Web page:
The first step when someone develops atrial fibrillation or AFib is to look for any underlying cause or precipitating factors. The history may reveal a background of high blood pressure, heart valve disease or coronary artery disease.
Alcohol plays an important role in precipitating atrial fibrillation in many patients. An overactive thyroid gland is another potential cause which must be considered.
Often, a chest infection causing irritation around the heart may precipitate atrial fibrillation or certain operations, especially those involving the chest cage.
Other tests, including a blood pressure check and blood tests to measure how well your kidneys and thyroid gland are working, are usually carried out as well.
For more on regular pulse checks, watch this video.
There are several medicines and non-medical options available to help you manage atrial fibrillation. Treatment is depending on the type and how long you have had it; how troublesome your symptoms are; and whether there is an underlying cause.
The mainstays of treatment are heart rate and rhythm control medication and some form of medication to minimise blood clot formation.
There are a number of different medications available some of which prevent the pulse rate from going too fast and others which have a direct action on the rhythm itself.
Other medications reduce the risk of blood clot formation and are known as blood thinners or anticoagulants. As with all medications there are potential side-effects and so the risks and benefits must be weighed up carefully before deciding what tablets are started.
There are also several other treatments that may be required to restore your normal regular rhythm including:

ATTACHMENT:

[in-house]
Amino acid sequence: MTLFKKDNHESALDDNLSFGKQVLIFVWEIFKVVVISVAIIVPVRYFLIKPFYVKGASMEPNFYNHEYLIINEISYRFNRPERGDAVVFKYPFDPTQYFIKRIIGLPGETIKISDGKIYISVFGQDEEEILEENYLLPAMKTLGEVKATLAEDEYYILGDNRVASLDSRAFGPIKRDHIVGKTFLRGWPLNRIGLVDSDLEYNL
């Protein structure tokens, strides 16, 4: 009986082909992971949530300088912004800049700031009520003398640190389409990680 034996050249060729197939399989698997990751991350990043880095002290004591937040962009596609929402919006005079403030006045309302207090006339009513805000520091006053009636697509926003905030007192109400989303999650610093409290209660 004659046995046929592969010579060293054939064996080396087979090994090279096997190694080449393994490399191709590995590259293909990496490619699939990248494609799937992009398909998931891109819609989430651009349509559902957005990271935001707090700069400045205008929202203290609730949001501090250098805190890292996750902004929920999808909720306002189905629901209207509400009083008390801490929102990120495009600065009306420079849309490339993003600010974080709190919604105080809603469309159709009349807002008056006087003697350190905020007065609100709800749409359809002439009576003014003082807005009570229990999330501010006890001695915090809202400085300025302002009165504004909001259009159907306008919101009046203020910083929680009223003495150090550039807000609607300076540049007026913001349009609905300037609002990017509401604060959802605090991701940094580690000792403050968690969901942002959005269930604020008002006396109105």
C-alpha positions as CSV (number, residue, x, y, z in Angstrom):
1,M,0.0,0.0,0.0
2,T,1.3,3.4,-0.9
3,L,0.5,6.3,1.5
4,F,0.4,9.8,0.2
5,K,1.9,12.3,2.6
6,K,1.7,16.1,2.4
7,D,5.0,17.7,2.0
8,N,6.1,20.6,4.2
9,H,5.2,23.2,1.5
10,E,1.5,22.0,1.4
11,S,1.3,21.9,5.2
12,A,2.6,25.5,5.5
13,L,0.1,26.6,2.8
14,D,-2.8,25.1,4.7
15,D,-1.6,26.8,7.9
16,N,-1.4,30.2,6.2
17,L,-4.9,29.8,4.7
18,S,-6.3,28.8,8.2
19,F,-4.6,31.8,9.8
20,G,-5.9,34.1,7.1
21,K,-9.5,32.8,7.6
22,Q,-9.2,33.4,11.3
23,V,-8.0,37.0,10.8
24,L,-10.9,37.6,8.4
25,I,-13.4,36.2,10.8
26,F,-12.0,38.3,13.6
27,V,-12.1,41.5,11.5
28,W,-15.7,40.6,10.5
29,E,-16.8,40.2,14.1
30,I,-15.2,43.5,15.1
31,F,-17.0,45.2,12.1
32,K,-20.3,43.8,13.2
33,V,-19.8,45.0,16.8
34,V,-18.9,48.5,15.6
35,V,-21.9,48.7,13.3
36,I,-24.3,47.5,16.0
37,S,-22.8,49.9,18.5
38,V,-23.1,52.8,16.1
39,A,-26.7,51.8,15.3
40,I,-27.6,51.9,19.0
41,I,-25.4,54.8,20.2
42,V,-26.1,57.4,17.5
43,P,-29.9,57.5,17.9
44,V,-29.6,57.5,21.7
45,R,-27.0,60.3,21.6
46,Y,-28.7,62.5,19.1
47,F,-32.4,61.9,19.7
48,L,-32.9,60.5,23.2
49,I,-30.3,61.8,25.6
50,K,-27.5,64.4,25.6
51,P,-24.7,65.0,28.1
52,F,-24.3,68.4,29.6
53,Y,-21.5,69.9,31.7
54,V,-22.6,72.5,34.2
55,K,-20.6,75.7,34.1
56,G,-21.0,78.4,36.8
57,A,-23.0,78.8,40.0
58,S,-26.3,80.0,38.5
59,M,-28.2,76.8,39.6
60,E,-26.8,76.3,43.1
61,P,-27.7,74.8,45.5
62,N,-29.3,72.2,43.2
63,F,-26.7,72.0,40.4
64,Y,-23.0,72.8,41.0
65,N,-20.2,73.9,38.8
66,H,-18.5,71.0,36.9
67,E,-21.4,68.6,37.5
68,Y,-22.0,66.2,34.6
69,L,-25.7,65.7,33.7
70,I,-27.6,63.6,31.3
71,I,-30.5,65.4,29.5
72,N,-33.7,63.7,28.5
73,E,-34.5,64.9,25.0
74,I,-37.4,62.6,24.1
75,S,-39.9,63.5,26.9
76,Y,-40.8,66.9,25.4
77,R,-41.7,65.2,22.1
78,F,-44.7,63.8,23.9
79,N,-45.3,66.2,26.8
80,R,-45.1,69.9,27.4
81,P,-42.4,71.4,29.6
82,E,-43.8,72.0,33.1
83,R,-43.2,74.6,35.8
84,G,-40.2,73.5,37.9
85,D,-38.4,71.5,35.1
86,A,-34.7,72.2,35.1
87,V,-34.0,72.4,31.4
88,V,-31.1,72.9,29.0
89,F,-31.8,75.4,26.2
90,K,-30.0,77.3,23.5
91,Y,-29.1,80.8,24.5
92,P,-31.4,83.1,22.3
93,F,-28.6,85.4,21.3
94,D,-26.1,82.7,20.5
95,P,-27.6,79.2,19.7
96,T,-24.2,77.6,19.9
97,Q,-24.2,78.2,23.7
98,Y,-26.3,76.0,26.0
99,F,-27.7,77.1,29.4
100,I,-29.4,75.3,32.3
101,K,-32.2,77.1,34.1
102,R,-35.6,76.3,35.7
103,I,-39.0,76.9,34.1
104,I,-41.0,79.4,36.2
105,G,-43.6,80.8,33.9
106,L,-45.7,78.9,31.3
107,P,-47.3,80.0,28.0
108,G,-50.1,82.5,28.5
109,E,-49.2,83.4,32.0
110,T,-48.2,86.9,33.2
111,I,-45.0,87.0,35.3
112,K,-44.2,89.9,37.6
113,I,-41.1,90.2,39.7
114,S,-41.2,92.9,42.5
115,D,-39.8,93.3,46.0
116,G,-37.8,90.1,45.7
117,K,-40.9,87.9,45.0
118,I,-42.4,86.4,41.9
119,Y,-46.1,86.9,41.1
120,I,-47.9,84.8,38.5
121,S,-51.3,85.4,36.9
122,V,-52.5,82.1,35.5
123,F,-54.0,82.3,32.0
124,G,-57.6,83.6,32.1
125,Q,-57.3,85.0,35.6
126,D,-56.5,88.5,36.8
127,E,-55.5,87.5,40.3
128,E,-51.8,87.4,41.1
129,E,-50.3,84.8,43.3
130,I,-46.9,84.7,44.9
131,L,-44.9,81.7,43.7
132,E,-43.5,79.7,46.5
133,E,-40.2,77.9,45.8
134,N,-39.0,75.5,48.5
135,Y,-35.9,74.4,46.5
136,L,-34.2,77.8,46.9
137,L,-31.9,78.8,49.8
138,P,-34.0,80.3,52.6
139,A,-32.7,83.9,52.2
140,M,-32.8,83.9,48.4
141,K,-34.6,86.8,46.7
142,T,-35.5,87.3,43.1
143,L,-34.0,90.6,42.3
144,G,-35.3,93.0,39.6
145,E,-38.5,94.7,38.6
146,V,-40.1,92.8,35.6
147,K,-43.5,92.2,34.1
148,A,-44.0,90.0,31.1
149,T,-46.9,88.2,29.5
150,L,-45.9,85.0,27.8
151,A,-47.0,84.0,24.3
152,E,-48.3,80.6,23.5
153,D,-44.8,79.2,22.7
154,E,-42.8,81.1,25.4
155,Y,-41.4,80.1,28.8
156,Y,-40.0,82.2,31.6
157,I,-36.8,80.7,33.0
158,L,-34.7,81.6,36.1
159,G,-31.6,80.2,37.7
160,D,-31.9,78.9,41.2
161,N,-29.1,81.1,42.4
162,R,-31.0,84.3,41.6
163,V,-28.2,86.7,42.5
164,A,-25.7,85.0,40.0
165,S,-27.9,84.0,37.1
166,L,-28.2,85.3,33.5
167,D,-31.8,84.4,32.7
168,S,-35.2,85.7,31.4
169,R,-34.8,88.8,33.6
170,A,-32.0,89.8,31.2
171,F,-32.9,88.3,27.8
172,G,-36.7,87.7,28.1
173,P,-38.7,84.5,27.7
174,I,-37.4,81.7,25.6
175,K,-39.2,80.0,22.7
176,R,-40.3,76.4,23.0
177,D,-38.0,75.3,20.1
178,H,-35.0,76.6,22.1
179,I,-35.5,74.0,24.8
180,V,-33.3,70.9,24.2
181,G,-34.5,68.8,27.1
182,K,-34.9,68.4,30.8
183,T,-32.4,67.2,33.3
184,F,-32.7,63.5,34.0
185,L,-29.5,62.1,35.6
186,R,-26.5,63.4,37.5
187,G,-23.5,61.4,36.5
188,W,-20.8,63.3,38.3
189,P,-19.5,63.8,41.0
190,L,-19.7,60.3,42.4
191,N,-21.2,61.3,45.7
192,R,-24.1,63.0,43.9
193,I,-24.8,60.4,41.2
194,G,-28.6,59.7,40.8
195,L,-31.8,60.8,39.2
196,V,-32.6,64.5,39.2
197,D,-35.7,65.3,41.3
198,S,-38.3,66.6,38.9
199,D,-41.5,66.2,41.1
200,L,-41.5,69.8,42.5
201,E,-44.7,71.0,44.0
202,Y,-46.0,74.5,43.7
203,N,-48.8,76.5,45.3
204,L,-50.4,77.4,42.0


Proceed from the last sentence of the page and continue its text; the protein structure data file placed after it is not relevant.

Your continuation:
Cardioversion is a procedure where an electrical shock is delivered through special paddles applied to the chest wall. Sometimes, even though the regular rhythm is restored, the atrial fibrillation may come back, so continued follow-up with or without medication is usually required.
Ablation is a procedure that tries to find and remove the main cause of your atrial fibrillation. Narrow, flexible wires, are inserted into a blood vessel, often at the top of your leg or your neck and threaded up to your heart.
High frequency energy is sent through the wire to heat up and destroy an area of tissue that is causing the arrhythmia or irregular heart beat. The most common form of ablation is pulmonary vein isolation.
A pacemaker is a small device that is put in your chest to help control abnormal heart rhythms. A pacemaker uses electrical pulses to prompt your heart to beat at a normal rate if it is going too slowly. A biventricular pacemaker can help the pumping function of your heart at particular times.
Implantable Cardiovertor Defibrillator or ICD
If you have heart failure or other heart rhythm problems as well as AF, your doctor may give you a special sort of pacemaker called an ICD. This device will monitor your heart and give your heart a small electrical shock to stop rhythm disturbances.
The Irish Heart Foundation offers a range of free support services to those affected by heart disease or stroke that can greatly improve their quality of life. These include support groups, physical exercise classes, therapy sessions and more.
For more information on these supports, see our Patient Supports page.
If you have any questions about heart disease or stroke, you can also call the Irish Heart Foundation’s Nurse Support on (01) 668 5001 to speak to a nurse specialist who will answer your questions, and give you guidance and reassurance.